Of Fortresses


There is a romanticization of the difficult genius: someone prominent, skilled, and isolated – all too preoccupied and important to spare you a glance, to care; to even give common courtesy. The prominence or talent of such a person isn’t even the excuse for their behavior, but the reason behind it. These people have walls built from which they sit behind in solitary confinement. To be let in is a miracle; for them to express concern or ardor a privilege.

I know I’ve actively chased people with that line of thought. I know I’ve used it to my own advantage, thinking of my intellect as something that characterizes me as irreplaceable. I know I’ve snubbed many with the same concept.

But I’ve always wondered why we persist on knocking on doors that won’t open; on what grounds is love defined as fighting, over and over, for one to notice you’re worthy of care and attention. I’ve always wondered why we must punish others with purposeful indifference; distancing ourselves from love and emotion in exchange for the appreciation we crave. Now, you’ve seen what you’ve lost.

We love to build up walls. We love to try and break someone else’s; fighting to get an even ground with their preoccupations. In the end, we still, inevitably, get hurt – no matter what precautions taken, no matter how much we’ve exerted ourselves.

Still we ask: was it all worth it? To let my guard down; to chip away at the walls?

As if there was ever any security to the fortresses constructed out of ego and naivety; as if there was ever any triumph in a never-ending battle of love. As if the worth of all the actions you’ve taken could ever be concretely measured; as if it wasn’t something you could simply decide for yourself. And still, we keep playing the same old game.


Photograph: Charlotte Bracegirdle (British, b. 1973, based London, England) – New York 1932, 2010  Acrylics on print source, image by Lucienne Bloch


In quest



I never knew that the constant berating of my grade-school teachers being physically present and mentally absent in class could be true. It’s sad, really, to be all smiles while realizing the genuine you doesn’t really want to take part of the conversation. Or the entire social situation you’re in, for that matter. It’s sad to realize how superficial your so-called connections and friendships actually are; realizing you’ve been suppressing who you are just to get along. It doesn’t matter as much as I make it out to be, I suppose, but sometimes I wonder if we could all just drop all pretension and reach out. Talk – not of other people, but of ourselves; of not just our good days but our worst ones. To have conversations with meaning.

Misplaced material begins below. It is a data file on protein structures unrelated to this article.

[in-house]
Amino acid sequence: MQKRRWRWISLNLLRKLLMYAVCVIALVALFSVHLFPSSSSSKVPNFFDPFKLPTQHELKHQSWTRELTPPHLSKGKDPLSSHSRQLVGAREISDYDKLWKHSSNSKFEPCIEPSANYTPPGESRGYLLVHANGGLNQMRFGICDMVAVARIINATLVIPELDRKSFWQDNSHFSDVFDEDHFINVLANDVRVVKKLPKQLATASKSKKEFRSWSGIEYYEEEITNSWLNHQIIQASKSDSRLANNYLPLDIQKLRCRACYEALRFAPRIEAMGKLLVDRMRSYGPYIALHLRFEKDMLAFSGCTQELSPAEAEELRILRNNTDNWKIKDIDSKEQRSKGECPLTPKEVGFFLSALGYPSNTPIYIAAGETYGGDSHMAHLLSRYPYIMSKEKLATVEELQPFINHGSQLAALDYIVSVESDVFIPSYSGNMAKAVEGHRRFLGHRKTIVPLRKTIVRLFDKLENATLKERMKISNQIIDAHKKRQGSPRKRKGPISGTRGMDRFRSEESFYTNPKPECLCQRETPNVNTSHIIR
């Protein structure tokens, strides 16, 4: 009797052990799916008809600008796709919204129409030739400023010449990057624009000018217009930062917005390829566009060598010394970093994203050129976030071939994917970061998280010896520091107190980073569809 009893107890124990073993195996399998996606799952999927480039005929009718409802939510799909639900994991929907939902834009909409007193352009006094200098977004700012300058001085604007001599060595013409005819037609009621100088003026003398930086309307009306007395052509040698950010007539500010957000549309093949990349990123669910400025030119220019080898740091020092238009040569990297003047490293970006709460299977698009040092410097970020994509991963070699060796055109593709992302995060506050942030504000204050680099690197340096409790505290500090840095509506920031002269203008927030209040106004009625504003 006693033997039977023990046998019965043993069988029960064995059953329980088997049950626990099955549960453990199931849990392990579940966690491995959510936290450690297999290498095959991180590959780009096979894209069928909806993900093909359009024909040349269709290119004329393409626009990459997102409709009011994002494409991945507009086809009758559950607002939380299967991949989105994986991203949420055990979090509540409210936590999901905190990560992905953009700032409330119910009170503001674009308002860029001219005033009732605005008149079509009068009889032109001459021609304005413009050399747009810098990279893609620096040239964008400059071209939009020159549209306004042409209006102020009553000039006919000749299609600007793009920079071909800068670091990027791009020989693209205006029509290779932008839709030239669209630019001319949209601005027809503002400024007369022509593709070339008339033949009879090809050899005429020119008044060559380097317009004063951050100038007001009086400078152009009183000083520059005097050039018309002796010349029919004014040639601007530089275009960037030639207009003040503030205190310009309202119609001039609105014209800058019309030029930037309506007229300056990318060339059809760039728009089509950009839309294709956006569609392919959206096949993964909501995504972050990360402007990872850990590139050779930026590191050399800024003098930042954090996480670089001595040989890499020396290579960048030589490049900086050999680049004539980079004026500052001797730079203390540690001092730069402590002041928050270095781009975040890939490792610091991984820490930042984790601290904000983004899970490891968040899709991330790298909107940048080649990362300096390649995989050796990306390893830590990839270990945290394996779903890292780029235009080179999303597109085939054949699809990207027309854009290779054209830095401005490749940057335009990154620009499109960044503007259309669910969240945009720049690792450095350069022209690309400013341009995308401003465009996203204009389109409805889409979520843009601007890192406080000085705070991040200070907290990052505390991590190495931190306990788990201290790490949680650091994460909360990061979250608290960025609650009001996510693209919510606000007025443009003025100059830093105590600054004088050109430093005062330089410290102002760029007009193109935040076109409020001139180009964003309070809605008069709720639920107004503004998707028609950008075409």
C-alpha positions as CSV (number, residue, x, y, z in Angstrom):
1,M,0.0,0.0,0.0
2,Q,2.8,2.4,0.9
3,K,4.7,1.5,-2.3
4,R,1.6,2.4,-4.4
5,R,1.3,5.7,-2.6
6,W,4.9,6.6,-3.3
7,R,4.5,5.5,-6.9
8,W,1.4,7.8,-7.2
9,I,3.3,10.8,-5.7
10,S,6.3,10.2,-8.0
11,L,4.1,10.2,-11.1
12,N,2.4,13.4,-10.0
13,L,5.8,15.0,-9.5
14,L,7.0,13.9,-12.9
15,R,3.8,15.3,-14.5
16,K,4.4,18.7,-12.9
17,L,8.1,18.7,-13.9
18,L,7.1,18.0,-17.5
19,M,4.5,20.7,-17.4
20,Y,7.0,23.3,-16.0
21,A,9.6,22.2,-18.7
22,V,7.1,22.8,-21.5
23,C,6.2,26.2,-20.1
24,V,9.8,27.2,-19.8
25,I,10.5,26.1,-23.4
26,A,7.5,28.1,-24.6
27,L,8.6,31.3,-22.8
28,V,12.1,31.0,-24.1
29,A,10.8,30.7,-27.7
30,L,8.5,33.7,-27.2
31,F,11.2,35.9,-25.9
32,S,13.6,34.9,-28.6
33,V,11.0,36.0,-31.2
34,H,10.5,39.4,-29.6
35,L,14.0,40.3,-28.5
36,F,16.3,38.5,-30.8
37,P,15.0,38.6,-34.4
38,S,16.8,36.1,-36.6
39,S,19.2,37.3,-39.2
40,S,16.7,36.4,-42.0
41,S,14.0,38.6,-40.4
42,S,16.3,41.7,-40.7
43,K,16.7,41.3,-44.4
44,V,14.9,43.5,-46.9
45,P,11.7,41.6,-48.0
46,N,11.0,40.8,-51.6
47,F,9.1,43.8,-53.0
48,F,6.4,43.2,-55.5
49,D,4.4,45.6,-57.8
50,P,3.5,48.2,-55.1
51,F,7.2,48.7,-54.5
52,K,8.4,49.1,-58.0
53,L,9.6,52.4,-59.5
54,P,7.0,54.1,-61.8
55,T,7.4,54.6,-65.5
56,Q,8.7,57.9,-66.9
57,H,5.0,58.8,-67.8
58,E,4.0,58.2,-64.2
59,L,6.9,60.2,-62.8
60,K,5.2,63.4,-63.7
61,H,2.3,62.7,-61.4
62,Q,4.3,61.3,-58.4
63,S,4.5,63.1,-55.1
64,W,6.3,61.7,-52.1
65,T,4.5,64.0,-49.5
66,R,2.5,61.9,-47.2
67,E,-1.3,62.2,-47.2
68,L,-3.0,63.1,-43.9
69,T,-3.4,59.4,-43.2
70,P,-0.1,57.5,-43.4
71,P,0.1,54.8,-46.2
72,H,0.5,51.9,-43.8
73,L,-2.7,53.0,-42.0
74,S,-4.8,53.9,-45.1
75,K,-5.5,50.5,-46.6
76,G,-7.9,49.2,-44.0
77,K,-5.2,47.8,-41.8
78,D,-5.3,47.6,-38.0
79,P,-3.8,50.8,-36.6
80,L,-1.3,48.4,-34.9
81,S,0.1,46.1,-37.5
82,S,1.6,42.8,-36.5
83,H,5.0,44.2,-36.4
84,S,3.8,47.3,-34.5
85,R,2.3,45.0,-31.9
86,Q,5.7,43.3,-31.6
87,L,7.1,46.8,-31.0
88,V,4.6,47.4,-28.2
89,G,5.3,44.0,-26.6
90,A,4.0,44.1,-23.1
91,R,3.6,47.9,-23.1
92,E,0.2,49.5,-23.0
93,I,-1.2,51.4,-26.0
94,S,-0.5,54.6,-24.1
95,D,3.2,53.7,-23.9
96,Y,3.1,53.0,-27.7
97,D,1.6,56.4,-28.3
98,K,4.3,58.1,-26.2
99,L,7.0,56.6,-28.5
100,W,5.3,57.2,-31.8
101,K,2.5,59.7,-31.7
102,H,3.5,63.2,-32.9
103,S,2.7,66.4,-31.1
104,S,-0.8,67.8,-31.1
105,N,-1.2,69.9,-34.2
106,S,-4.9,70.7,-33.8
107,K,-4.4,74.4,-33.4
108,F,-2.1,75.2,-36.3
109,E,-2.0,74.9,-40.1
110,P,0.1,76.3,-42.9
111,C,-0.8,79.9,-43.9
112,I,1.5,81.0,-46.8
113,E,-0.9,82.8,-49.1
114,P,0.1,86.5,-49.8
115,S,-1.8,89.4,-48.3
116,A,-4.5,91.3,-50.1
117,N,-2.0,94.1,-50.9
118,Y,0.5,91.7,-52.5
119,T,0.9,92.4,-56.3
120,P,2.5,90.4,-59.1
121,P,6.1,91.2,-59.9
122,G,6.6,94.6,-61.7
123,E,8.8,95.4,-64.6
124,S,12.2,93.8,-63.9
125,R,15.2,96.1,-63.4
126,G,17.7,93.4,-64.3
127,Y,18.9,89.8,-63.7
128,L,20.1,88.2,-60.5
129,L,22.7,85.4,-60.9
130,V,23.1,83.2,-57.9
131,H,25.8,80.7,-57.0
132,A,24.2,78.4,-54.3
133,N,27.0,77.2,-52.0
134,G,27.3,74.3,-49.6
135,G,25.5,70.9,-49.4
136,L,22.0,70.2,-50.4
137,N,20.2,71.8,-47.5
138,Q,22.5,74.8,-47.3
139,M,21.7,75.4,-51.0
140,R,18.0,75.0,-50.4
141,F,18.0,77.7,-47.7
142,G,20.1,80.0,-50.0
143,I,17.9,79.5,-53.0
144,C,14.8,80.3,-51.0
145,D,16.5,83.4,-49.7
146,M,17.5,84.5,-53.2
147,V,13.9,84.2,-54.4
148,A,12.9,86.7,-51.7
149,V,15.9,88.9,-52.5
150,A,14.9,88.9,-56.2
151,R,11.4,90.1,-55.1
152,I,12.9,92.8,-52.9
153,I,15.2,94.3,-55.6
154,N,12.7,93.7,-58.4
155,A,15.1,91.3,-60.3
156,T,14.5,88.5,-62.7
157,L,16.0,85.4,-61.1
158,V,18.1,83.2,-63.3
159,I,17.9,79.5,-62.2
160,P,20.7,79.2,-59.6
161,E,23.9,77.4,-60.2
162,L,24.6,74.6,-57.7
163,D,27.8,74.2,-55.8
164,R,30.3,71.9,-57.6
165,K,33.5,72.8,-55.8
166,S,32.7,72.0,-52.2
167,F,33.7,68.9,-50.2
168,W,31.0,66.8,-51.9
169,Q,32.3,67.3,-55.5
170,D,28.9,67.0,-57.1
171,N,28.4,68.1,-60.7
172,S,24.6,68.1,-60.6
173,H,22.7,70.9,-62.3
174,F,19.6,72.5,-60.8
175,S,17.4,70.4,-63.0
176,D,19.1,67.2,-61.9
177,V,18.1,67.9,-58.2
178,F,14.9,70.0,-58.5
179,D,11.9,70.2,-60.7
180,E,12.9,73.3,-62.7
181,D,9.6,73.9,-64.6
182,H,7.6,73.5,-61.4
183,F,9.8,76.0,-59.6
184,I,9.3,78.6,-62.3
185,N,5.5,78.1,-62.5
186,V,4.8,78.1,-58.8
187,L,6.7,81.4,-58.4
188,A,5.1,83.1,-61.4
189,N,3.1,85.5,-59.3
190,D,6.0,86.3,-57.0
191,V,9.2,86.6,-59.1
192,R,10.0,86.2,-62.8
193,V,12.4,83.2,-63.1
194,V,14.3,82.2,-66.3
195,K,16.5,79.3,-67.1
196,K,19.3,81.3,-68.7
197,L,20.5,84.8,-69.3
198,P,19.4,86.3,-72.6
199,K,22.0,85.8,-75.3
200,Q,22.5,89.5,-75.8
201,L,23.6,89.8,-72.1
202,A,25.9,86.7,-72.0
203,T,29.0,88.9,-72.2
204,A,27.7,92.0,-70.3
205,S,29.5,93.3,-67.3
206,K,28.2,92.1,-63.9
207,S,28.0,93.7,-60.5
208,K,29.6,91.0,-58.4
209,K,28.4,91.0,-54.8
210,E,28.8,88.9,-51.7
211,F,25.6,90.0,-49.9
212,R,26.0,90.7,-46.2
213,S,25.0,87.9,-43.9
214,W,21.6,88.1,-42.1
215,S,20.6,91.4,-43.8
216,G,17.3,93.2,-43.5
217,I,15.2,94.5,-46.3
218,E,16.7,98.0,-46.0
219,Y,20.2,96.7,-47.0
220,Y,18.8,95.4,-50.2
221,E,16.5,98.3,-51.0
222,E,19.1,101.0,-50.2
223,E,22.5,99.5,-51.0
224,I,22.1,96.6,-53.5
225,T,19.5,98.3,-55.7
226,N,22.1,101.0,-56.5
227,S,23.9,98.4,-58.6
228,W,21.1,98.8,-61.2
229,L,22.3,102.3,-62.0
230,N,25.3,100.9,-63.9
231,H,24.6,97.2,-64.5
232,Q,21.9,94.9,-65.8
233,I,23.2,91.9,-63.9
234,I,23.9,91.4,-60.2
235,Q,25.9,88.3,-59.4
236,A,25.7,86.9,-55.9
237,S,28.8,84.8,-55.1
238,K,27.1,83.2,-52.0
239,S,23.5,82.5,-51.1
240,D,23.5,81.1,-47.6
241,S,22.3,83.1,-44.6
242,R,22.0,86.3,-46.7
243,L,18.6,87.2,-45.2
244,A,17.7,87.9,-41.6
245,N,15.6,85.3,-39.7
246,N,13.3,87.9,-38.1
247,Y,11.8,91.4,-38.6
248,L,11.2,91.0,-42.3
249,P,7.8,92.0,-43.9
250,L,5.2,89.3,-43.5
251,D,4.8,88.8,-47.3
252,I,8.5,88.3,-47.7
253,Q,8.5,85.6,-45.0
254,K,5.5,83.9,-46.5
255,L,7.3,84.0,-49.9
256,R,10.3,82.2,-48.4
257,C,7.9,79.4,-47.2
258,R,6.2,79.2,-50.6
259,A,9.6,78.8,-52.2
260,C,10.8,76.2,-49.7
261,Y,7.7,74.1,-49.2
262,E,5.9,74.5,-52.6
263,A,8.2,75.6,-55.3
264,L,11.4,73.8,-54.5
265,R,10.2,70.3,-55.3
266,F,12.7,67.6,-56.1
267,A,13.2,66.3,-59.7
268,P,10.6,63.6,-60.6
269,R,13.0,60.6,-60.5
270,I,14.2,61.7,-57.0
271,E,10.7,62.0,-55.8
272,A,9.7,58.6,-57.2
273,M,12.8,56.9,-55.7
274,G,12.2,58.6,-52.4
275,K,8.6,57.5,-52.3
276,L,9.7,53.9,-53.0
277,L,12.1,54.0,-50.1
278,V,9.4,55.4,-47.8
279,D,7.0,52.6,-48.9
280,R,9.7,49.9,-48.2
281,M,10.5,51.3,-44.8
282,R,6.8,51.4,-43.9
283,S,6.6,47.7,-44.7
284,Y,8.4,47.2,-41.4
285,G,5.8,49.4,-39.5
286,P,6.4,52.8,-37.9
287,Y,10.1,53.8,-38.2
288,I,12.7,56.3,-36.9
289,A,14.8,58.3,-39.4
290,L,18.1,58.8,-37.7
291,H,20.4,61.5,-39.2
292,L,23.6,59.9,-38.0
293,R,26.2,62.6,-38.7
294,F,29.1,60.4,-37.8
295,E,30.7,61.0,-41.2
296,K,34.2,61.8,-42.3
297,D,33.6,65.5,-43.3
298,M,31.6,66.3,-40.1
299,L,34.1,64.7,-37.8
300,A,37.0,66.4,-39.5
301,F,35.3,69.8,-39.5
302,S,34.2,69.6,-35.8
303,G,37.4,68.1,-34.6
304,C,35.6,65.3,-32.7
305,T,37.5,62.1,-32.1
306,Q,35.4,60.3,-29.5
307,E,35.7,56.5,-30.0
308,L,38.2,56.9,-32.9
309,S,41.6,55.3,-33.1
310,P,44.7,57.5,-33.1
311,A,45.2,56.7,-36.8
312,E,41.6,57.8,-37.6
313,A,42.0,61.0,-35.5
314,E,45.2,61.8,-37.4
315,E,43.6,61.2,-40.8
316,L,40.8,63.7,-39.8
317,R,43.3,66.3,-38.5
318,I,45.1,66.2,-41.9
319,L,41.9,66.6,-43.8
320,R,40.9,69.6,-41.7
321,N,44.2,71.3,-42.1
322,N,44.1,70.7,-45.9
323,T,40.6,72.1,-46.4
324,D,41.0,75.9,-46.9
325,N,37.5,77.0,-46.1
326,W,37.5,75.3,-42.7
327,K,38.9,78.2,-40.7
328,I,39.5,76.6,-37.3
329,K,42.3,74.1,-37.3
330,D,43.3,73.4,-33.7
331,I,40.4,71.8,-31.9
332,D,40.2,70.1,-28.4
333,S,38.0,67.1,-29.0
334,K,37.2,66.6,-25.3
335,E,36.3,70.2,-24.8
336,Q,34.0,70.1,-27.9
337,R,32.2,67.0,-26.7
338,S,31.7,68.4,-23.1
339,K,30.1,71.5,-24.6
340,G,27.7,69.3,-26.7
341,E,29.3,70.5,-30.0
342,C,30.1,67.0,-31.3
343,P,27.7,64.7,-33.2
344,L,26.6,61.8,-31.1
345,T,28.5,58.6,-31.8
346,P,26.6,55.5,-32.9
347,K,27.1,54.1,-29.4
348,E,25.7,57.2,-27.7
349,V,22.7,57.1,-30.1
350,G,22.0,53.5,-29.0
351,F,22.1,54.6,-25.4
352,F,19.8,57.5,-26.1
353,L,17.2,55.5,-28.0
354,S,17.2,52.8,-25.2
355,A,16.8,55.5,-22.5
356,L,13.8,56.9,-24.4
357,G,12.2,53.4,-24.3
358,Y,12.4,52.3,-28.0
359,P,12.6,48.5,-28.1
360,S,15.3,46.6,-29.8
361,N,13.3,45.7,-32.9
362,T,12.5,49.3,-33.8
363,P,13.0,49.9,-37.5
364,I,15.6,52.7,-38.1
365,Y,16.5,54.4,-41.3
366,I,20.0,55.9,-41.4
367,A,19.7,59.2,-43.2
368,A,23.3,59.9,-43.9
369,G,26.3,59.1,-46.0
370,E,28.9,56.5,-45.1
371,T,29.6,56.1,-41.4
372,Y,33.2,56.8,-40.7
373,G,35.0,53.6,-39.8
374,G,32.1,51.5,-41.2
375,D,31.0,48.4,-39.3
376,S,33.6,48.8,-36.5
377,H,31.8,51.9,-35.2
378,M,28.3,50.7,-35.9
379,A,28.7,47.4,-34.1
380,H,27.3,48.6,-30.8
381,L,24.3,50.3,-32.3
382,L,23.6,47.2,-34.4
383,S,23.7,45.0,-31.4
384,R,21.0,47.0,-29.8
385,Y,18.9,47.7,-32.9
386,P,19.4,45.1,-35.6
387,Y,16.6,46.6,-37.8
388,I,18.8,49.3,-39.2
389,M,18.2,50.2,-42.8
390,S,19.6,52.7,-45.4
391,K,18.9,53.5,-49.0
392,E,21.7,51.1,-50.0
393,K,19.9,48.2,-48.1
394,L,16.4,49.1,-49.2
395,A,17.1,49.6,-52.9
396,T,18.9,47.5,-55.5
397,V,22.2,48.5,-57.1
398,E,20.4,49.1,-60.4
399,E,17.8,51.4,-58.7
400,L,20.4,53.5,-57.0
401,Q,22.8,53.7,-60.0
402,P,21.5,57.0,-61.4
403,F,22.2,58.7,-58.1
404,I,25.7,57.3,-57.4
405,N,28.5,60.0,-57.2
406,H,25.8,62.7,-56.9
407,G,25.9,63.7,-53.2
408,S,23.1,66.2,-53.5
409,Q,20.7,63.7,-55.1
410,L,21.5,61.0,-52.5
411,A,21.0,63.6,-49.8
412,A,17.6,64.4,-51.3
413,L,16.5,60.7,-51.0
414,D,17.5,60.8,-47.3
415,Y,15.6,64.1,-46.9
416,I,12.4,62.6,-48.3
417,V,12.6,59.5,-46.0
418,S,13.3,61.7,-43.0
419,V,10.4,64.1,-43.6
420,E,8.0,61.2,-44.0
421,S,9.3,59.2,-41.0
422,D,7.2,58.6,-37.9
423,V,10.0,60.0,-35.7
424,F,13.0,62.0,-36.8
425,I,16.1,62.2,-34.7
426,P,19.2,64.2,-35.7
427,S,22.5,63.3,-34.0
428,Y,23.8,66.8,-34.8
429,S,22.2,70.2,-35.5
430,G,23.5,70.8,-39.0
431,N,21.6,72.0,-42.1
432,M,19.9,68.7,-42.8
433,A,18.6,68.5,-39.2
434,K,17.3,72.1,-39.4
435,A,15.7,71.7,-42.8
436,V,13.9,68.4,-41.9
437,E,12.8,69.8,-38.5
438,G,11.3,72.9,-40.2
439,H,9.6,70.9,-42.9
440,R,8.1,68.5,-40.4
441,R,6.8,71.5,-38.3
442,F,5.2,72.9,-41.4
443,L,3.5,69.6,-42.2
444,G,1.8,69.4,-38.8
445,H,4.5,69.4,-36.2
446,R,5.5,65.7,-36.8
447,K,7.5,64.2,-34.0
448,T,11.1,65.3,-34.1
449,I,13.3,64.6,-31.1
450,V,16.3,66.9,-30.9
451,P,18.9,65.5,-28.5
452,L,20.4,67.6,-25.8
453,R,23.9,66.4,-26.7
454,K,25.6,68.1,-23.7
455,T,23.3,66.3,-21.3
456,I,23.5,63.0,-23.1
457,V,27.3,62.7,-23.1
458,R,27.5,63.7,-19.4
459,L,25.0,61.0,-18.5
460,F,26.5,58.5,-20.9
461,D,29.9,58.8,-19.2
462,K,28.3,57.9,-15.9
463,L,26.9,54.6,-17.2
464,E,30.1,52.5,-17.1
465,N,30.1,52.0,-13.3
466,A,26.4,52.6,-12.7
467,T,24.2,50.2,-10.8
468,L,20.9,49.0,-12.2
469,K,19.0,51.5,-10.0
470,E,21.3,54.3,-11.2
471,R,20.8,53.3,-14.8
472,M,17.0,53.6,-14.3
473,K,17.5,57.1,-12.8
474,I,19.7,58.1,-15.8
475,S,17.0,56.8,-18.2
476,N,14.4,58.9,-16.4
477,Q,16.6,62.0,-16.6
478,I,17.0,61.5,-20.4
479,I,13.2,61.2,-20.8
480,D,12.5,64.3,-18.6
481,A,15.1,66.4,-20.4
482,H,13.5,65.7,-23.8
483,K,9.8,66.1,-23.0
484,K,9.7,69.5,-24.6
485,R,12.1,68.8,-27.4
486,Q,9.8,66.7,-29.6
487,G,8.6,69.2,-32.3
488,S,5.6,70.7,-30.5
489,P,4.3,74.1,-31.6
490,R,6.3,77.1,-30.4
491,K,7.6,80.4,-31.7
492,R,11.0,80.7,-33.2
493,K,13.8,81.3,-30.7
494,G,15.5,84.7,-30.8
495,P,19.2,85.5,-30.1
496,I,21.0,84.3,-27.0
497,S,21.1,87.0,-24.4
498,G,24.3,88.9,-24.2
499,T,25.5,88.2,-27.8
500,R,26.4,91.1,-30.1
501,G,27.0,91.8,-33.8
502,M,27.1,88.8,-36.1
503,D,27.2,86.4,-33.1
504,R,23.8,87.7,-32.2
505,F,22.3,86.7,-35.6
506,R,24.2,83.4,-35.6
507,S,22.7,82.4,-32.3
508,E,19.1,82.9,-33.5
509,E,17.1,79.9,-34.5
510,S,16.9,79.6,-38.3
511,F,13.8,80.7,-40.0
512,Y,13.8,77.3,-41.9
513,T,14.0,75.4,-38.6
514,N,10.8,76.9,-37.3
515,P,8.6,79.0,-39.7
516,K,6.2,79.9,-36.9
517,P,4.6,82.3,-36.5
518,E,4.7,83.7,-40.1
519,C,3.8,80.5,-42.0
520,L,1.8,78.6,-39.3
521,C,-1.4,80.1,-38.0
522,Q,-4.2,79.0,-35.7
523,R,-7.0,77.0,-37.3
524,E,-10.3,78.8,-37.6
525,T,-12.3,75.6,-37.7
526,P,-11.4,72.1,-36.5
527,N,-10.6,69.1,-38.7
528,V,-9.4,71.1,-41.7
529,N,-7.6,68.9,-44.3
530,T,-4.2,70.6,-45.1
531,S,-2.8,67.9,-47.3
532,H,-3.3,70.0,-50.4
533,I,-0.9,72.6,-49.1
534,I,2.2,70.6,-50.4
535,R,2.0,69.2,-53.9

People say that it’s an eerie feeling to realize that every human being is experiencing a life as vivid as yours, but if the latter statement is true, then it’s disappointing. It’s either the fact that we’ve never thought to even have Tumblr-esque 3 AM conversations to show actual concern and emotion or we’re settling, letting questions of what-ifs drift in the air. Letting reluctance on whether or not to open up set in.

Or maybe it’s my ideals acting up. Meaning is processed, after all, and read between the lines. Maybe it’s not in the words said. Maybe in the light of the shallow gossip and laughter there’s the joy of company; of having someone to sit beside you patiently listening to your day; of the rushed euphoria of overlapping conversations and made memories. Maybe.

I could hope for that, at least.


There is no such thing as other halves. You do not love an other half; you do not love with only a half of yourself.

There is no such thing as completing each other. You may love an incomplete person, but they cannot fully love you back. You do not hold their missing pieces. They need to find those themselves. You may love while you are incomplete, but you have a greater need of yourself.

Love when you’ve learned its meaning through yourself. For it does not mean comfort. It means sacrifice and risks. It means putting aside what you want for the sake of what’s good. It means having courage and patience. It means being there for each other. How can you love a person fully, as they deserve to be, when you cannot be there for yourself? When you cannot sacrifice your comfort for your improvement? When you cannot face the challenges of your own mind?

How can you love and expect reciprocation from a person who do not love themselves? Love them, but be patient, for you cannot take it against them. Be there. Help them be strong. Watch them pick themselves up.

Love when you’re ready. Love when you’re whole.